A recent Always ad during this year’s SuperBowl caused quite a stir. It asked viewers, “How do you run like a girl?” Featuring kids and adults of all ages, the commercial sought to shatter modern-day assumptions about a girl’s physical strength, and implored young girls and women to redefine their own power.
Though arguably a little out of place during the highly-anticipated sporting contest, the commercial shed light on a salient social issue, and brought subtle forms of sexism to the limelight.
In the same vein, the National Organization of Black Elected Legislative Women (NOBEL Women) brings attention to a similar issue as the nation concludes its celebration of Black History Month and begins its celebration of Women’s History Month. Hosting, Girls, Gigabytes, and Gadgets (3G), an event designed to expose young Black girls to careers with STEM concentrations, NOBEL Women now asks the nation several questions, “How do you code like a girl?, How do you engineer like a girl?, How do you lead like a girl?”
Studies show that though Blacks and other minorities are heavy technology users, their representation in technology corporate management and creation still lags behind. Statistics are even worse when it comes to Black women. The appointments of high profile Black women like Condoleeza Rice to the DropBox Board of Directors, and Denise Young Smith to Apple’s HR team, give hope to Black women everywhere, but the fact of the matter is they are very few and far between.
And, what about the rest of the technology workforce?
According to the National Center for Women and Information Technology, women accounted for only 26 percent of computing personnel in 2013. And, only 3 percent of those women were Black. And what’s even worse, interest as a whole may be waning. Google reported women making up only 18 percent of all computer science majors in 2012 as opposed to 37 percent in the mid-1980s.
As technology continues to evolve, and revolutionize the way we live, work, and play, we must ensure that Black women are involved. They must be at the forefront, leading conversations, and making change. And what’s most important: young Black girls must understand that it is their right to be a part of this technological transformation.
NOBEL Women was founded to increase the number of Black women in elected and corporate office and is now dedicated to serving as a global voice for all women on a variety of issues especially those around leadership. Our focus is to create a class of trained, educated, and equipped Black women leaders. We can only do this by simultaneously working together to improve the lives of women, their families, and their communities. Learning to build generational and community wealth while creating lasting opportunities for entrepreneurial success is integral to this aim.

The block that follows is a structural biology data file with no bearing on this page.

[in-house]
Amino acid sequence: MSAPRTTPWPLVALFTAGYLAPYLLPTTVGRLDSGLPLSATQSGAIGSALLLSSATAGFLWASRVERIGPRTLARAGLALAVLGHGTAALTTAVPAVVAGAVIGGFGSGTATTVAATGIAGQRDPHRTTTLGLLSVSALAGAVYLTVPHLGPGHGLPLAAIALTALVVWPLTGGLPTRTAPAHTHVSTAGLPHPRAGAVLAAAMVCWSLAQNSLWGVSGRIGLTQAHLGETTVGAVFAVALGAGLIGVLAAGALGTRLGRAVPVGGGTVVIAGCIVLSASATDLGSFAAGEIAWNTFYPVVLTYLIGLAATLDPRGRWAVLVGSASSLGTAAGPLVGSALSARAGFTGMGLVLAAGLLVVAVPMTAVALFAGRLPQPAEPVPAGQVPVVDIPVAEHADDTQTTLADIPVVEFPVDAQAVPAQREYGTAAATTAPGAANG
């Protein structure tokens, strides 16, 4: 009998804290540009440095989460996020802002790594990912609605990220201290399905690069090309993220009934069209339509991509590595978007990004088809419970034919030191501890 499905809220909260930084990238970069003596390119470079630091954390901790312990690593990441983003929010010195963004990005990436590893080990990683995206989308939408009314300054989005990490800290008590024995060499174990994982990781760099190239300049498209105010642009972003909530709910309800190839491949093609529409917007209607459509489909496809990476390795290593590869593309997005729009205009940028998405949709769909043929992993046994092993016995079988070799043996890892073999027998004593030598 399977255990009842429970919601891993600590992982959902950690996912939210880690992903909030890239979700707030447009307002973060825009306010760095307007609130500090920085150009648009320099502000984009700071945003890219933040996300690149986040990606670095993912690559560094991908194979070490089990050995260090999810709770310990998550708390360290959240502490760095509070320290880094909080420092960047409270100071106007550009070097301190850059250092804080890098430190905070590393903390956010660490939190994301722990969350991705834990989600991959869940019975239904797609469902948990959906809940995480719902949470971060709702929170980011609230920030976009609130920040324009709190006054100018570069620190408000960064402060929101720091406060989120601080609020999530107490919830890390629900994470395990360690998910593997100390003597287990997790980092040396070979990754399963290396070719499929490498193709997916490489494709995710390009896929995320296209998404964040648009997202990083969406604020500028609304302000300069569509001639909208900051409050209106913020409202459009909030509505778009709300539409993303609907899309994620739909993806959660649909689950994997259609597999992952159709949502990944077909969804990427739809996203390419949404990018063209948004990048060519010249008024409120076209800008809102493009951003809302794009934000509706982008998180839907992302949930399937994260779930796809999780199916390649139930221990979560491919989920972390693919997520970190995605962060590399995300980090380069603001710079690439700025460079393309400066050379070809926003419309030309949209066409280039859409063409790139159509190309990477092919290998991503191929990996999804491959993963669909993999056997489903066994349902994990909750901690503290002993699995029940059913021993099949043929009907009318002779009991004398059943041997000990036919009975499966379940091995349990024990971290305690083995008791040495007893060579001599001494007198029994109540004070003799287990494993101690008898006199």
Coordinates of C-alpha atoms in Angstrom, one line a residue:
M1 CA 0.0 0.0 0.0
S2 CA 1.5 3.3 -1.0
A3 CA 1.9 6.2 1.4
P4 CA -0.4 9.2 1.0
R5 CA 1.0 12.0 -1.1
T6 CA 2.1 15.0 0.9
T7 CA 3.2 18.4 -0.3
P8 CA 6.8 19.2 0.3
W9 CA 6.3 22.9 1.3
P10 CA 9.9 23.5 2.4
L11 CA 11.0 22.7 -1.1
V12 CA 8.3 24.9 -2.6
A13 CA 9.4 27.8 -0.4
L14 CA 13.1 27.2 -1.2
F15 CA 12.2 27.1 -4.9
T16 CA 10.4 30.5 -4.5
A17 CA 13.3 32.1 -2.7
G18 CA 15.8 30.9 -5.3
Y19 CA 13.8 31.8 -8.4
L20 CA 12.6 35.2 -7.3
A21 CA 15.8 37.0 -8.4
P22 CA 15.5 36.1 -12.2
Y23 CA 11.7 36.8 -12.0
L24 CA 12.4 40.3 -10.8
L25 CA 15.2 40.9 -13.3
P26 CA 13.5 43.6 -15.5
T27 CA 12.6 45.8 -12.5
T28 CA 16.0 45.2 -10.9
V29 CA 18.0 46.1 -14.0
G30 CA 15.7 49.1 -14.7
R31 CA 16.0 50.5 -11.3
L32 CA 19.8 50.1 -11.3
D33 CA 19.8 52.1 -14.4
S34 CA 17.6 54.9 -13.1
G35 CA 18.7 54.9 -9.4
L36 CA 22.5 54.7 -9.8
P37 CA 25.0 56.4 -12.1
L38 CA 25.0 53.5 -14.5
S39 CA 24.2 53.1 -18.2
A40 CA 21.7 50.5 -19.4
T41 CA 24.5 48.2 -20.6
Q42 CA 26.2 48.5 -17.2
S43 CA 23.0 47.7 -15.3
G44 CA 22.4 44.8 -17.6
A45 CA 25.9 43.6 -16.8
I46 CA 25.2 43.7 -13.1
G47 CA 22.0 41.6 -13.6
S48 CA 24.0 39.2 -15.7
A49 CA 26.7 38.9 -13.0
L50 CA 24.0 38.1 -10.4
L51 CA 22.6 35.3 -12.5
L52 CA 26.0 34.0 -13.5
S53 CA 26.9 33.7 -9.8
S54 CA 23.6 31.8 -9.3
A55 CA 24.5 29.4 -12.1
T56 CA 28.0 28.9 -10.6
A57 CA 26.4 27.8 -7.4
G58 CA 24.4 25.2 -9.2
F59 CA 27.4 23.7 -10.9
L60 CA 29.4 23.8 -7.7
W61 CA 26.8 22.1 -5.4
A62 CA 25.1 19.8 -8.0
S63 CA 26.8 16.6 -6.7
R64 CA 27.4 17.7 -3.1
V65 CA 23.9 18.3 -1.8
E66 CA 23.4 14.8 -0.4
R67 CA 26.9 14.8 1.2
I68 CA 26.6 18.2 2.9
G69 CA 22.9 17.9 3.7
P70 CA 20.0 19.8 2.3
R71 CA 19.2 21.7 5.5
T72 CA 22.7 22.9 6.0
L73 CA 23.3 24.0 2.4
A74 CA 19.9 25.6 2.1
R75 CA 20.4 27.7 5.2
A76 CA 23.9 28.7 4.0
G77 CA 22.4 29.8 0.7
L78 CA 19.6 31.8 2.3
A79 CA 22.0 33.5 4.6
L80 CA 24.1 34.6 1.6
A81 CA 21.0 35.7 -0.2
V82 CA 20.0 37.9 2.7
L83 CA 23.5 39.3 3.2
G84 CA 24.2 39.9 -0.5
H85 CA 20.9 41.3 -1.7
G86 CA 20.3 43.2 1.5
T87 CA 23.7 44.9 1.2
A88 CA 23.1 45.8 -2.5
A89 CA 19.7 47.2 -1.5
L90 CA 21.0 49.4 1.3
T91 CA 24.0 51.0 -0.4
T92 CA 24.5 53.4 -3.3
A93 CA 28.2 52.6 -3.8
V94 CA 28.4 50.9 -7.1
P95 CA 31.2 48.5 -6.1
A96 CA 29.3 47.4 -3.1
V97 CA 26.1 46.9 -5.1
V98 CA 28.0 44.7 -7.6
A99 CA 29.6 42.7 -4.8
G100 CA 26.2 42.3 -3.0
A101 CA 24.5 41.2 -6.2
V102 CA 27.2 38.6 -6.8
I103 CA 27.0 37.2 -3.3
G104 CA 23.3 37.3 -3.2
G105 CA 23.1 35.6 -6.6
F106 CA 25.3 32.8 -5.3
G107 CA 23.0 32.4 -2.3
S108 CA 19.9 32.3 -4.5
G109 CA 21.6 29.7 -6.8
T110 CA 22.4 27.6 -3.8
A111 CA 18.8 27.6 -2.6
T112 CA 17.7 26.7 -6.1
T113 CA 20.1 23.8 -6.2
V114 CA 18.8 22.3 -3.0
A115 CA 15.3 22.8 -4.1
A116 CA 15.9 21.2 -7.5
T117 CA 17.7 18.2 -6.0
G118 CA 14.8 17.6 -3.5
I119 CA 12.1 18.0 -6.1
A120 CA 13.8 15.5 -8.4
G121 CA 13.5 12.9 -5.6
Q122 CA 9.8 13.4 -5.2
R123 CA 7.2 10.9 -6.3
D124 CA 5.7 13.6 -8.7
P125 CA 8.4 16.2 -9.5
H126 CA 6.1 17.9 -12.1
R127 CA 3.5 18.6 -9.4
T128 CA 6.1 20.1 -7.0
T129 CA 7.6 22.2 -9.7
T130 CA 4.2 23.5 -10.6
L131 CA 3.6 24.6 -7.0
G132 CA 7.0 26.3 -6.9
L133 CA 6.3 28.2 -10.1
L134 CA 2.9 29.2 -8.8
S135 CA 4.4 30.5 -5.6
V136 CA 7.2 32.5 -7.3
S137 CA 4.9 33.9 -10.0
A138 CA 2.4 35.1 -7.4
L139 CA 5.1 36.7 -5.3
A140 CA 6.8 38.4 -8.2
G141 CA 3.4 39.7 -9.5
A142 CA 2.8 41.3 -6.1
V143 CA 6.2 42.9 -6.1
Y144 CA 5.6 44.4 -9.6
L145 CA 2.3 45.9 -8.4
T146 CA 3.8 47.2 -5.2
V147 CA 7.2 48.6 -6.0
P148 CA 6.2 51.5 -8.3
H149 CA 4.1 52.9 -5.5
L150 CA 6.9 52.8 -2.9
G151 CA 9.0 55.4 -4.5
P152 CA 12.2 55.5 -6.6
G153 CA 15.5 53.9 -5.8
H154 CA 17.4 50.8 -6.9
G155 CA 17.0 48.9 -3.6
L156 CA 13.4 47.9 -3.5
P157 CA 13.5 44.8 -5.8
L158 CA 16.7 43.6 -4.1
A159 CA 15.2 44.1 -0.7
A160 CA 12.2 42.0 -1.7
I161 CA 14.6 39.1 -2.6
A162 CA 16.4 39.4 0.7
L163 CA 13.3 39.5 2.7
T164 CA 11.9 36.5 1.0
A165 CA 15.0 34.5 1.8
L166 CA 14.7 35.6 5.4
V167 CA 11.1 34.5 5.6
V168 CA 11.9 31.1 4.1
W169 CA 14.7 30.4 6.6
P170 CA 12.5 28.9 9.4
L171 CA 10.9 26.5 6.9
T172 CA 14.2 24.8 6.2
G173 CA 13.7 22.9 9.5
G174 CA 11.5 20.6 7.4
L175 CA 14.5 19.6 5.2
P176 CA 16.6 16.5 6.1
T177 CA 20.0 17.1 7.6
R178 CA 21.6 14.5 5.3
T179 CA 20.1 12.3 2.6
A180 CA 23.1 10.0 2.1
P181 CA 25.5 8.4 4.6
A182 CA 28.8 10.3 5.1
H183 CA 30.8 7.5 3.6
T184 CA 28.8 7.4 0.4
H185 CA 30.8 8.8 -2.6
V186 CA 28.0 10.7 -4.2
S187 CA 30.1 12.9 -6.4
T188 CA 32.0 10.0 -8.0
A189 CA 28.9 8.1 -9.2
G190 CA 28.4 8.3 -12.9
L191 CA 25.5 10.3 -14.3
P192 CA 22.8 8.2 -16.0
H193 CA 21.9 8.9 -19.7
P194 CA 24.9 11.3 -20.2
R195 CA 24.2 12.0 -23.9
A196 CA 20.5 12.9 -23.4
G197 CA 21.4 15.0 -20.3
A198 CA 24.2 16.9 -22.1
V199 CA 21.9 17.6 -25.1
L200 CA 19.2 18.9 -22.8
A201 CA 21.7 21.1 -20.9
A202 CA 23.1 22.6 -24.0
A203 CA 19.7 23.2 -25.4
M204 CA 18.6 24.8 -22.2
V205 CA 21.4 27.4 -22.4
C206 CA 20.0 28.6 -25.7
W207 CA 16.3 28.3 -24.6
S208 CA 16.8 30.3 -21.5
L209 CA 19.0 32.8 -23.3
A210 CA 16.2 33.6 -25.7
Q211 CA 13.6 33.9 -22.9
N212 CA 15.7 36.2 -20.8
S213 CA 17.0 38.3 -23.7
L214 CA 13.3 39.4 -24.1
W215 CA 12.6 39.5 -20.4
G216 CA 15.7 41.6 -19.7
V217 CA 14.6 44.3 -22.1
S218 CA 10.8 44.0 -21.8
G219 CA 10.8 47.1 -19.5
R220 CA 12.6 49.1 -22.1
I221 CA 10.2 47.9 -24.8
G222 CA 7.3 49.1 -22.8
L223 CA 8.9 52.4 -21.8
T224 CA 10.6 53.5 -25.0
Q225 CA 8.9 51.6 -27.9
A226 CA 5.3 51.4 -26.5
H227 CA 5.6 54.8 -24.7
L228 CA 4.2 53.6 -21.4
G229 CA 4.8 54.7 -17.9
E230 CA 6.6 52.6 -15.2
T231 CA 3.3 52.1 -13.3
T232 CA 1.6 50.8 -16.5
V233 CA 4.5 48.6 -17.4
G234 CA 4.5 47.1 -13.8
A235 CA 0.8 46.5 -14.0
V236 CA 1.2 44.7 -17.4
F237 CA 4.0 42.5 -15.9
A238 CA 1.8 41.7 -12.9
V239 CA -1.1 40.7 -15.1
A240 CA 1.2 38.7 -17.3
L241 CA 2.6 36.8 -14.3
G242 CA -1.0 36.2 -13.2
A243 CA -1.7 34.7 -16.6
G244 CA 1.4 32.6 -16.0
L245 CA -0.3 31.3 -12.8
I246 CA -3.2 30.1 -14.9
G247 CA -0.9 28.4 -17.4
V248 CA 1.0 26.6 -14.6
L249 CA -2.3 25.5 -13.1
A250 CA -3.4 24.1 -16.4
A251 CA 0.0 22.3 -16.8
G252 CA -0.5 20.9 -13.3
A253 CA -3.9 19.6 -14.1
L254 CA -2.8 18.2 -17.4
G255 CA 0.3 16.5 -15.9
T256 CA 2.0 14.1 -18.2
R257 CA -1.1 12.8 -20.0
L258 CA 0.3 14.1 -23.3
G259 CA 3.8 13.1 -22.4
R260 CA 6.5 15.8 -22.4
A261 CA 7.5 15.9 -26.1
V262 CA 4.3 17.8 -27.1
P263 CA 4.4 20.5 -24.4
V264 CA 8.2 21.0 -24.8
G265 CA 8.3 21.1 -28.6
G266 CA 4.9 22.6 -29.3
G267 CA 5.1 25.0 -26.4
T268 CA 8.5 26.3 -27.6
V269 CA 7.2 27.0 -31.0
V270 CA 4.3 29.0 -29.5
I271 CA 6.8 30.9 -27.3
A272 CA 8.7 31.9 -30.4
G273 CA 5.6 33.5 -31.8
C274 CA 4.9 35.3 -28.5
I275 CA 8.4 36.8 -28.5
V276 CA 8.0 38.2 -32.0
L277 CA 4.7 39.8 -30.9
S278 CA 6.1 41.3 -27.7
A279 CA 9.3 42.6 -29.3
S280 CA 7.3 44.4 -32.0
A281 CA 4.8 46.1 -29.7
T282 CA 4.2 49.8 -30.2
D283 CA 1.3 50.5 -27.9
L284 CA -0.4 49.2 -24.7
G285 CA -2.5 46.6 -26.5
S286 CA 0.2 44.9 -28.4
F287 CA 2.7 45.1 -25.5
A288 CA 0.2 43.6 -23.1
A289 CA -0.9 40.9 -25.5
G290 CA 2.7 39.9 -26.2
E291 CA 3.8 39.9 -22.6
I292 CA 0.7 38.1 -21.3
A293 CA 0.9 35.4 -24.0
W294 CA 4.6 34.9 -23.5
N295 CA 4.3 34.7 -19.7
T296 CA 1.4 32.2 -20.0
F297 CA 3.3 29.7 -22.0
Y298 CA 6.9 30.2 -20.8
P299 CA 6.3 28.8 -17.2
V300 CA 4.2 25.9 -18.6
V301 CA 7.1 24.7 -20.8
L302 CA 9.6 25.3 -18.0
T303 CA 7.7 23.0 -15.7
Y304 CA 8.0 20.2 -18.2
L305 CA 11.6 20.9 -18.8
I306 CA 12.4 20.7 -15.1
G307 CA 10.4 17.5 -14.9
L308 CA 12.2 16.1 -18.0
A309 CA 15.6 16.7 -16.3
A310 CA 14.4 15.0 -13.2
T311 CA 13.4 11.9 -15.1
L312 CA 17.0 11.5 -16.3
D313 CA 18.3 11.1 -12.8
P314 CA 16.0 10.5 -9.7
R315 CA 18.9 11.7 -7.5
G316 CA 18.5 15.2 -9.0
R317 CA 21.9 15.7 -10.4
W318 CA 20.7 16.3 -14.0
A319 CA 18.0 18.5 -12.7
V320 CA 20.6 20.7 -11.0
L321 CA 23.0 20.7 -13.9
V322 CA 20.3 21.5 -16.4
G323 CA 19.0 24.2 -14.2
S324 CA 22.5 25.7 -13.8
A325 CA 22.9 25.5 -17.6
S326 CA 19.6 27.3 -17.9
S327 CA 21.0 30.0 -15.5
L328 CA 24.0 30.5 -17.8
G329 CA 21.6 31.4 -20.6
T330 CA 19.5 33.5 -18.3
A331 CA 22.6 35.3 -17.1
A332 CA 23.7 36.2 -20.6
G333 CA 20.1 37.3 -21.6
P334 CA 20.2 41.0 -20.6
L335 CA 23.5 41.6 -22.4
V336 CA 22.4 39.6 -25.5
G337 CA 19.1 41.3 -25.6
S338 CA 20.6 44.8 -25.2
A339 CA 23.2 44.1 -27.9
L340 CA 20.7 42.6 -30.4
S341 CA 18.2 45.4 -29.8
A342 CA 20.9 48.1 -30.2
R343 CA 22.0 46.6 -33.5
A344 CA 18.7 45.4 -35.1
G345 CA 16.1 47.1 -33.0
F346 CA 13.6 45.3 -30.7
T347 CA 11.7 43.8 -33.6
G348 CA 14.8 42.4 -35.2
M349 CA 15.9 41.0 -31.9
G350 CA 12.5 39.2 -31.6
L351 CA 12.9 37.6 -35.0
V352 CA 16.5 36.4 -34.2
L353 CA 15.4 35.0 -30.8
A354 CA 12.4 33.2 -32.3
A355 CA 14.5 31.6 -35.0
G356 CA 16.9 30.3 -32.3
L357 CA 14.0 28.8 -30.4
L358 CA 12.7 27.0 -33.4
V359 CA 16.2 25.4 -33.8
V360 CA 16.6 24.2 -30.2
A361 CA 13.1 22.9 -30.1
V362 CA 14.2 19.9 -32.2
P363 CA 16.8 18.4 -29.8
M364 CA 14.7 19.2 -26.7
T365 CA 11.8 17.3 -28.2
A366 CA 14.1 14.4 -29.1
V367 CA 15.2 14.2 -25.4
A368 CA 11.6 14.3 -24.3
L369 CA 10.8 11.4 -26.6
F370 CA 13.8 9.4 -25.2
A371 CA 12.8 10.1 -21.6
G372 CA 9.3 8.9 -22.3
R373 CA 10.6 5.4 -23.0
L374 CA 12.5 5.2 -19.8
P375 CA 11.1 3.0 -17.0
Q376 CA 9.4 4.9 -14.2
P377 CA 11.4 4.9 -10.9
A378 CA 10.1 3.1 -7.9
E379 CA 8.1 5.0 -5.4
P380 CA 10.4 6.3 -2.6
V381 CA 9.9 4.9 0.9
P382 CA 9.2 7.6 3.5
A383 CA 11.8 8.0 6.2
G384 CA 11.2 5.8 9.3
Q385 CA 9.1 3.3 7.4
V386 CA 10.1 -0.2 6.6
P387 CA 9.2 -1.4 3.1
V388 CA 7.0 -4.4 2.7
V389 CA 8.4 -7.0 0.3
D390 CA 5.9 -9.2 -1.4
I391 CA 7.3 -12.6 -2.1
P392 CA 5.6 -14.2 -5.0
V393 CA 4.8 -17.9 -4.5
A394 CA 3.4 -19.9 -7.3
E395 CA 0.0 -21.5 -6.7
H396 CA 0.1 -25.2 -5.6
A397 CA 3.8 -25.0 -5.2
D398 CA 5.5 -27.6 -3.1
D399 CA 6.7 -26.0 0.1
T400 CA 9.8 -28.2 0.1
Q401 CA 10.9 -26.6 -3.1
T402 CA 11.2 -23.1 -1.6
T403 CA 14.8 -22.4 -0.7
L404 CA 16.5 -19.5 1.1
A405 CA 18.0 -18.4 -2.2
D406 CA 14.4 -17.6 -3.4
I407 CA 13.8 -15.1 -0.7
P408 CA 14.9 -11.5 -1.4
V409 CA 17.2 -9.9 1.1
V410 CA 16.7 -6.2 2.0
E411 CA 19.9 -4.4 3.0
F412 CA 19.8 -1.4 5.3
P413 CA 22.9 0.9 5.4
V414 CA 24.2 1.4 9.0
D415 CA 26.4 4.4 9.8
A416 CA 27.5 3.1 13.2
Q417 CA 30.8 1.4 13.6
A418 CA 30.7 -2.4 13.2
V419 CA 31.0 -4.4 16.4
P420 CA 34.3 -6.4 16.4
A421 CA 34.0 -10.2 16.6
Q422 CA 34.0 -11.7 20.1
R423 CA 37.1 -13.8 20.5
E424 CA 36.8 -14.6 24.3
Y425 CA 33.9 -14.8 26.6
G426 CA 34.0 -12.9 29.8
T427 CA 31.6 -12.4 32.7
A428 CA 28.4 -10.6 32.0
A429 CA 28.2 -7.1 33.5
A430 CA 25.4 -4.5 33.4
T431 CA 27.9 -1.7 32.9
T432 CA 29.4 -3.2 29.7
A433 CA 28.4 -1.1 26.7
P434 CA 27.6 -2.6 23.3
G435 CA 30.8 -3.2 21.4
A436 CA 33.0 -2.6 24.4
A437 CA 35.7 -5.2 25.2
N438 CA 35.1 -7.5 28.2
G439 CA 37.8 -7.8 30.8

And, this is where our Girls, Gigabytes and Gadgets (3G) event comes in.
An innovative, day-long weekend session to get young women and girls engaged in the Internet, technology, and digital space, 3G consists of multiple workshops featuring topics that range from app development to social media responsibility and mastery. Girls will be encouraged to use social media throughout the program, and given a specific hashtag to promote the event. Through their own words, commentary, and fingertips, NOBEL Women hopes to empower event attendees to take charge of the day’s experiences and define their own technological futures.
The message of NOBEL Women’s 3G event is clear: Black girls aren’t just to be users of technology, but creators, designers, influencers and decision makers as well.
The end of Always’ commercial featured young girls giving their answers to the question, “How do you run like a girl?” Each answer was more poignant and significant than the one preceding it. Unaffected by societal opinion, many of the girls just ran in place, or said, “as fast as they could,” proving that at that age, many were yet to be negatively affected by societal norms or “standards” for their physical strength.
This mode of thinking can be applied for all girls in any field, and especially for Black girls in STEM. While many girls have never been asked questions, “How do you code like a girl?, How do you engineer like a girl?, How do you lead like a girl?” events like NOBEL Women’s Girls, Gigabytes, and Gadgets, will prove that they should.
Canton, Mississippi native, Waikinya Clanton is the National Executive Director of the National Organization of Black Elected Legislative Women (NOBEL Women). This twenty something, whipping young politico is a Capitol Hill veteran and is rapidly becoming rising voice in the conversation surrounding issues regarding women and girls especially as it relates to their roles in leadership. For more from Waikinya, follow her on Twitter @WJSClanton.